The New York Times recently lifted the apartment’s window shades and took a peek inside at the national rental housing market.
Instead of chasing the white-picket-fence part of the American dream, said the Times, younger singles and couples are flocking to apartment complexes with swimming pools, media rooms and party venues, where they gather with like-minded types to watch football, ingest beer and wings, dance, laugh, surf the web and even go bowling, without ever leaving the site.
How’s that playing out in Louisville, a market without a great rental tradition? “In many ways similar, but different in other ways,” says Gant Hill, president and principal broker of Gant Hill & Associates.
The similarity, notes Hill, is the increased rental rate, which we pretty much knew already. In its 2013 “State of Metropolitan Housing” report, the Metropolitan Housing Coalition said, “We have 49,747 more people living in rental housing units in 2012 than in 2005 and a slight drop (4,663 fewer people) in the population living in owned housing units.”
Many of the reasons are familiar, too. Young people, having lived through one housing bust, are cautious about undergoing another. The recession cost jobs and hindered many people’s ability to afford a house. Tightly regulated lending has put a squeeze on mortgages. An investment in a home is no longer the slam dunk of buying an appreciating asset.
“That generation of folks has seen people really get hurt by homeownership,” Joshua Solomon, president of the real estate firm DSF Group in Waltham, Mass., told the Times. “The petal has fallen off the rose. People don’t want to be tied down to a mortgage they can’t get out of quickly.”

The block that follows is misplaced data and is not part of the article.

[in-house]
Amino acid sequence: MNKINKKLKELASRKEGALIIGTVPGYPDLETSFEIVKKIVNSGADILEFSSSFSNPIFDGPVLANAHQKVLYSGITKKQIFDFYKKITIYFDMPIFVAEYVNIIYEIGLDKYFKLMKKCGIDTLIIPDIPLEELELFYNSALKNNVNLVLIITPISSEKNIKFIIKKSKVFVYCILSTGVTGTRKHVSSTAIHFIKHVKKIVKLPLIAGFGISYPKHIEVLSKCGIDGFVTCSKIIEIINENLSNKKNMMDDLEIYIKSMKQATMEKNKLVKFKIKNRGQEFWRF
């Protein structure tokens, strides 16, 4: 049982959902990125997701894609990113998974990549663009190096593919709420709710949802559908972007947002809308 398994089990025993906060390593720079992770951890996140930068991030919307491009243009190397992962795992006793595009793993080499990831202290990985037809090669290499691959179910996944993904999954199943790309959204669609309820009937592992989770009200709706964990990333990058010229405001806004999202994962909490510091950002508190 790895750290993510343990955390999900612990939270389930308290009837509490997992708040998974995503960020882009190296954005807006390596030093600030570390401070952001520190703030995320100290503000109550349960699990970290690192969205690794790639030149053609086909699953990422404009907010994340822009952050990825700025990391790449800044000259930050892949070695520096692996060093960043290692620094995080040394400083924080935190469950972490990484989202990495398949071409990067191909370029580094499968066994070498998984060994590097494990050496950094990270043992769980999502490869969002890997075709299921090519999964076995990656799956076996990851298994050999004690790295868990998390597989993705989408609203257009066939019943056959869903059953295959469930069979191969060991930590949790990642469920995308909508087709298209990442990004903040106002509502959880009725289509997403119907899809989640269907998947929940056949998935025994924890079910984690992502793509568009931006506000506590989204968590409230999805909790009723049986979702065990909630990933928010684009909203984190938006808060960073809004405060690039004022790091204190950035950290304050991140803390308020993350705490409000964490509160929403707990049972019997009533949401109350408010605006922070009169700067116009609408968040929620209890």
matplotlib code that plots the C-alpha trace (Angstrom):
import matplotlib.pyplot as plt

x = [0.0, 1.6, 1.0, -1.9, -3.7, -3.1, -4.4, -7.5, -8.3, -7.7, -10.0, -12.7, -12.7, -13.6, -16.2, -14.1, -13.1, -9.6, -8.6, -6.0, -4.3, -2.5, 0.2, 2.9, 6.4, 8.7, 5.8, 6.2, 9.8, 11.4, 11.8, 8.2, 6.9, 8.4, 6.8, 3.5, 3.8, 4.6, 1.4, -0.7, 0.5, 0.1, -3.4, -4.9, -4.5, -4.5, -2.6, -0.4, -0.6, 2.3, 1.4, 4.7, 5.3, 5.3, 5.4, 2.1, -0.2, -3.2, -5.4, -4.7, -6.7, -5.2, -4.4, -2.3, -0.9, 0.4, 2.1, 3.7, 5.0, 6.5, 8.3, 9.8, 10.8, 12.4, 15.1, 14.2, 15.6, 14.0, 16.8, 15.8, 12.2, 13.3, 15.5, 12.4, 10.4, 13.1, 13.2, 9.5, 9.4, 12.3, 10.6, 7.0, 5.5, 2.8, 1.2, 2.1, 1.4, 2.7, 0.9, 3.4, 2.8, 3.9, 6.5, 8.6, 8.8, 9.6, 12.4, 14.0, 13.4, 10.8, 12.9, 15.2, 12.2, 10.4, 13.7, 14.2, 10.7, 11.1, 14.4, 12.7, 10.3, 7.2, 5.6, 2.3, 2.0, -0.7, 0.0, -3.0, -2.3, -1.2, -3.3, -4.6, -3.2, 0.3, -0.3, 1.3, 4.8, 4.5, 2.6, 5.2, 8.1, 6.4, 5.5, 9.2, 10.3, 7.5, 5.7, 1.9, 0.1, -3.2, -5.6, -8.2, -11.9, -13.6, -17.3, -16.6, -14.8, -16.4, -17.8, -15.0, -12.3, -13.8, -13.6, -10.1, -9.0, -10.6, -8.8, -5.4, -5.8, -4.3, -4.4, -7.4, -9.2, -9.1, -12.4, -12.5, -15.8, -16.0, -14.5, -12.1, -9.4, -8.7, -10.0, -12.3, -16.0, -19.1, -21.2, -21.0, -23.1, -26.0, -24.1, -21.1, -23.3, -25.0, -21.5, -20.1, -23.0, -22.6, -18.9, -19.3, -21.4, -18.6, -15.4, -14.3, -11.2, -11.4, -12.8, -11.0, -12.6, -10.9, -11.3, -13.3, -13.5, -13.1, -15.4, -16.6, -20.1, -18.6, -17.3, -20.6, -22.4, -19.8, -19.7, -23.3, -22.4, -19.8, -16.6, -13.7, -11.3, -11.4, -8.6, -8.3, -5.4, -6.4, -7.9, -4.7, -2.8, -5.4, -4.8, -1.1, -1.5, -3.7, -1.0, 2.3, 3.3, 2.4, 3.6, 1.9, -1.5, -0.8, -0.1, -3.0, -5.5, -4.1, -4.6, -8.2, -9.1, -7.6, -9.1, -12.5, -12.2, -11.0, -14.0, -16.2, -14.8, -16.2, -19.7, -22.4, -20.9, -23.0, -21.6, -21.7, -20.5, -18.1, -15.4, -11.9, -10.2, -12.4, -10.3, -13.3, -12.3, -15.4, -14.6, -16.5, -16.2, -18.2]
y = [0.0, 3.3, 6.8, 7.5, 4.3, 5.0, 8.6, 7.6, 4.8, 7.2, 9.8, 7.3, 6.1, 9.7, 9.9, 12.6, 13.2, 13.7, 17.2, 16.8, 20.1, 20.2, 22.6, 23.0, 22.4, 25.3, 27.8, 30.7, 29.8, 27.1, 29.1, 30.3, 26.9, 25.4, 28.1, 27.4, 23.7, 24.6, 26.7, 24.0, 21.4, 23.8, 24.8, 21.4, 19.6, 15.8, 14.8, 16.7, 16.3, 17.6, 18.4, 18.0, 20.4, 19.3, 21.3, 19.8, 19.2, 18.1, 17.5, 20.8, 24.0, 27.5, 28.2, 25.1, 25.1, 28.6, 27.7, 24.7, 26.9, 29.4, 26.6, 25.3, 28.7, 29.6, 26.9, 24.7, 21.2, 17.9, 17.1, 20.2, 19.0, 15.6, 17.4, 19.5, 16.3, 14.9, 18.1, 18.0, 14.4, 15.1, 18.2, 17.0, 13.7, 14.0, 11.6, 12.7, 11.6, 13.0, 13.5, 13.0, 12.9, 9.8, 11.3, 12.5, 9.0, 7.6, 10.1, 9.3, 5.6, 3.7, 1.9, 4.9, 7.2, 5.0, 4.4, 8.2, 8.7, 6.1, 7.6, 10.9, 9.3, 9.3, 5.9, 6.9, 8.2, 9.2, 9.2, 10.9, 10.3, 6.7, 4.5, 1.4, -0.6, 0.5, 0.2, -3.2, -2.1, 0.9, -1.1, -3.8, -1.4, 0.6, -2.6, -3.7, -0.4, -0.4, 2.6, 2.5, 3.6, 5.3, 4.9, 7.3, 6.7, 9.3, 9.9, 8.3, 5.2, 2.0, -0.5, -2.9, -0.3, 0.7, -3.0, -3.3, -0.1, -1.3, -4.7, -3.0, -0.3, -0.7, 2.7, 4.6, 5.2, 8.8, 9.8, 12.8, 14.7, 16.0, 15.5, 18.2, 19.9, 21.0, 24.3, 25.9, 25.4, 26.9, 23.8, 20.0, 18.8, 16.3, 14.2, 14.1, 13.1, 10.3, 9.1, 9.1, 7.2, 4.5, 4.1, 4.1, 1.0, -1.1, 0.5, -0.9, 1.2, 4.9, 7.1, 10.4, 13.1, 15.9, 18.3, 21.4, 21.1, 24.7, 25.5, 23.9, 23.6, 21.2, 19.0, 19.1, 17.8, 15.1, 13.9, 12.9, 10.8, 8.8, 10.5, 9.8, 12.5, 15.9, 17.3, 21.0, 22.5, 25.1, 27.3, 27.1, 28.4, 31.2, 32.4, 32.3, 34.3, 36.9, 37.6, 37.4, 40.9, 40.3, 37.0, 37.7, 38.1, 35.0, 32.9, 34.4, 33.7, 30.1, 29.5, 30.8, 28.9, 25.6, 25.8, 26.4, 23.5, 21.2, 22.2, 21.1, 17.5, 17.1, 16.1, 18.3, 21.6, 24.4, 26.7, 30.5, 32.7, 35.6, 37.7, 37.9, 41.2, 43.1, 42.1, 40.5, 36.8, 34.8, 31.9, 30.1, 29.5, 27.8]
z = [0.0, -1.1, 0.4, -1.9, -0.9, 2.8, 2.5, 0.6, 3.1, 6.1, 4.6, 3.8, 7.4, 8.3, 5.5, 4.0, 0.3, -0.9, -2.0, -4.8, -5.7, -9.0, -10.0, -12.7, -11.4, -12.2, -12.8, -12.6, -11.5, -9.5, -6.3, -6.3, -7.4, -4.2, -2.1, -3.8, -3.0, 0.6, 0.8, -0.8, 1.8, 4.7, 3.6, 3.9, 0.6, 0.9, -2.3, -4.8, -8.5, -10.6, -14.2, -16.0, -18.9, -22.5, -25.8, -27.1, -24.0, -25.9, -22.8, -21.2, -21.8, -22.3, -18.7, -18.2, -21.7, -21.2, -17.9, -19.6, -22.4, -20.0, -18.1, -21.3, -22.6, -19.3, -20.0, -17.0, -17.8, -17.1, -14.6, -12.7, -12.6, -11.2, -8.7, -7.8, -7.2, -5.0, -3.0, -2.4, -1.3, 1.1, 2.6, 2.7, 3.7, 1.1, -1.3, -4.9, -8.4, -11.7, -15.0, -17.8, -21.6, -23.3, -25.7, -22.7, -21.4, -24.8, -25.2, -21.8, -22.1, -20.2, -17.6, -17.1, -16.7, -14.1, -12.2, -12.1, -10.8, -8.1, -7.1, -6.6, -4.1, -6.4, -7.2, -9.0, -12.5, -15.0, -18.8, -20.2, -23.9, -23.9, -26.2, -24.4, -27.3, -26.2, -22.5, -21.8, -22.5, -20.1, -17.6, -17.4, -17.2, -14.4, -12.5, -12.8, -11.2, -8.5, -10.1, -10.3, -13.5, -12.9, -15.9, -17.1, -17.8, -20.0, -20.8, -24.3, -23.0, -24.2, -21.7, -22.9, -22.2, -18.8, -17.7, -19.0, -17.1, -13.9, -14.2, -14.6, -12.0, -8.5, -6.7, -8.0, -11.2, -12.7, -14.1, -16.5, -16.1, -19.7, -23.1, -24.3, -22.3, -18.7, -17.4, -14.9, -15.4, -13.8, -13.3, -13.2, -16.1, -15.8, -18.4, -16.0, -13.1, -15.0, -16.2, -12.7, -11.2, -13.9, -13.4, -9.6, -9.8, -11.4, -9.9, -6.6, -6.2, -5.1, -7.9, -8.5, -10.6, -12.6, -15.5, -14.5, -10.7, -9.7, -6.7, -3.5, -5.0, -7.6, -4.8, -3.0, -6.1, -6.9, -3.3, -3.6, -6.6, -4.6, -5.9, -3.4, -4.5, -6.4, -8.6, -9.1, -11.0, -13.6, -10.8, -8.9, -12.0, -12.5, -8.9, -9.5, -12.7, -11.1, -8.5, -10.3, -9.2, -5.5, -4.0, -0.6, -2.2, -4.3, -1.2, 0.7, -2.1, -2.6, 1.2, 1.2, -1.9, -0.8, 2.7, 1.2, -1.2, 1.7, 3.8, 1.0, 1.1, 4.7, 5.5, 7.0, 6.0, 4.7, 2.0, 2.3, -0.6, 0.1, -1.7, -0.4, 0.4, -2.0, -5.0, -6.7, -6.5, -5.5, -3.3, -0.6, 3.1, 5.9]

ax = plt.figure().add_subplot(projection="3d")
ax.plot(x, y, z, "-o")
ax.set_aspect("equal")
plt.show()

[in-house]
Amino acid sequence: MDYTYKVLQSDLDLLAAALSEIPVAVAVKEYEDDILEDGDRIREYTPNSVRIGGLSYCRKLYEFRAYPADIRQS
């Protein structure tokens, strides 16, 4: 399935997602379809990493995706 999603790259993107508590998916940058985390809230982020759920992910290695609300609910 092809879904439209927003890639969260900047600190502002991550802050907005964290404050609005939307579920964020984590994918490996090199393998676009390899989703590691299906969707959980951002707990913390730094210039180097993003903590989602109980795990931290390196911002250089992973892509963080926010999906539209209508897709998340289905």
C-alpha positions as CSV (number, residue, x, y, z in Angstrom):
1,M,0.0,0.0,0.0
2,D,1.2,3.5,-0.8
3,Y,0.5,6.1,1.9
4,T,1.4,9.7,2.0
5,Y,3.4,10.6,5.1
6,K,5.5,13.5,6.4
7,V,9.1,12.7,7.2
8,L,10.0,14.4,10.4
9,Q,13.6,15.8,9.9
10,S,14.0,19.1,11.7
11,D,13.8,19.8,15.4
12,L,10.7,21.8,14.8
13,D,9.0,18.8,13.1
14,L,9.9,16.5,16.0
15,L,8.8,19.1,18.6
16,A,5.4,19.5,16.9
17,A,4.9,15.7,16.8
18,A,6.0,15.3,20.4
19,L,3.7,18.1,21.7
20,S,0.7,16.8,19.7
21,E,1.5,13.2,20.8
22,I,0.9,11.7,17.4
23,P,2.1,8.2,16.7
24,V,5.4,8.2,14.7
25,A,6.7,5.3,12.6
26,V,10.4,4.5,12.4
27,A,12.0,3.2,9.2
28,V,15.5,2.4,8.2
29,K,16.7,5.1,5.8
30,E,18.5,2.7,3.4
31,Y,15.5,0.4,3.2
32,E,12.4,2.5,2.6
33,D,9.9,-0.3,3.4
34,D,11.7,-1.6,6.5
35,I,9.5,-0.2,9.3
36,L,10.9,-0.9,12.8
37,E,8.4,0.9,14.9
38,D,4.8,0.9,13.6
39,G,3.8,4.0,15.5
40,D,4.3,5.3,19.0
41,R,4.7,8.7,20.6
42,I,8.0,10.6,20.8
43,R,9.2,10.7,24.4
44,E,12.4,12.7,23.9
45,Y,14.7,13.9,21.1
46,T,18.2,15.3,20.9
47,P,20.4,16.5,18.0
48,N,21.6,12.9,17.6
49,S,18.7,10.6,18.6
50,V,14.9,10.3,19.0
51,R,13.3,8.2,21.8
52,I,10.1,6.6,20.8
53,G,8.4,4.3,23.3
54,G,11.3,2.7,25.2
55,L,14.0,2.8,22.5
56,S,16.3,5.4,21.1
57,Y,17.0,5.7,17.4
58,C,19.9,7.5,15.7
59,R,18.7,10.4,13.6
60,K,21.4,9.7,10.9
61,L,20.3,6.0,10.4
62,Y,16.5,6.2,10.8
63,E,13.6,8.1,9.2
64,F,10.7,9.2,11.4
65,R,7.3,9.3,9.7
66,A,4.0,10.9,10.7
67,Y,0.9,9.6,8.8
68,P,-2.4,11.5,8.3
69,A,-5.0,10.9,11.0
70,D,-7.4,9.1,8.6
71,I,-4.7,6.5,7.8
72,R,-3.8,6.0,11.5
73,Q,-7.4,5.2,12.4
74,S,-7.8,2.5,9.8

And it’s not only the job-challenged, resource-challenged or credit-challenged who are opting to rent. “People under the age of 35 are twice as likely to rent as to own,” said the MHC report. People are older before they purchase a home, and more affluent. MHC says 22 percent of renters have incomes of $50,000 or more a year. “More affluent people are choosing to rent.”
But Louisville is not like some of the other markets noted in The New York Times. While we certainly have plenty of traditional rental complexes — two-, three- and four-story units surrounding a clubhouse and swimming pool — the desire for many young renters is to be closer to downtown, nearer the action of restaurants, bars, jobs, parks and sporting events.
But to that end, we lack a supply of high-end luxury apartment buildings to meet that demand, even in the fast-growing Central Business District (CBD) and surrounding urban neighborhoods like NuLu, Butchertown and the Highlands. Nor are these properties being built.
“We’re in a bit of a standoff right now,” Phil Scherer, president of Commercial Kentucky, told Insider Louisville a couple of months ago. “There’s not a lot of available land, and what is available is very expensive. And the closer to the CBD, the more expensive the land becomes. The more expensive the land, the greater the density you have to develop — 100 rental units instead of 30. And the greater the density, the greater the risk. How long will it take you to rent 100 units?”
So where are the rental opportunities for people seeking something other than an apartment complex out around the Gene Snyder? For young families who want a more traditional house-and-a-plot-of-land lifestyle near good schools as well as good bars and restaurants?
“We’re in the process of acquiring and developing single-family residences (SFRs) and turning them into rentals,” says Gant Hill, who owns or manages some 200 rental units around the city.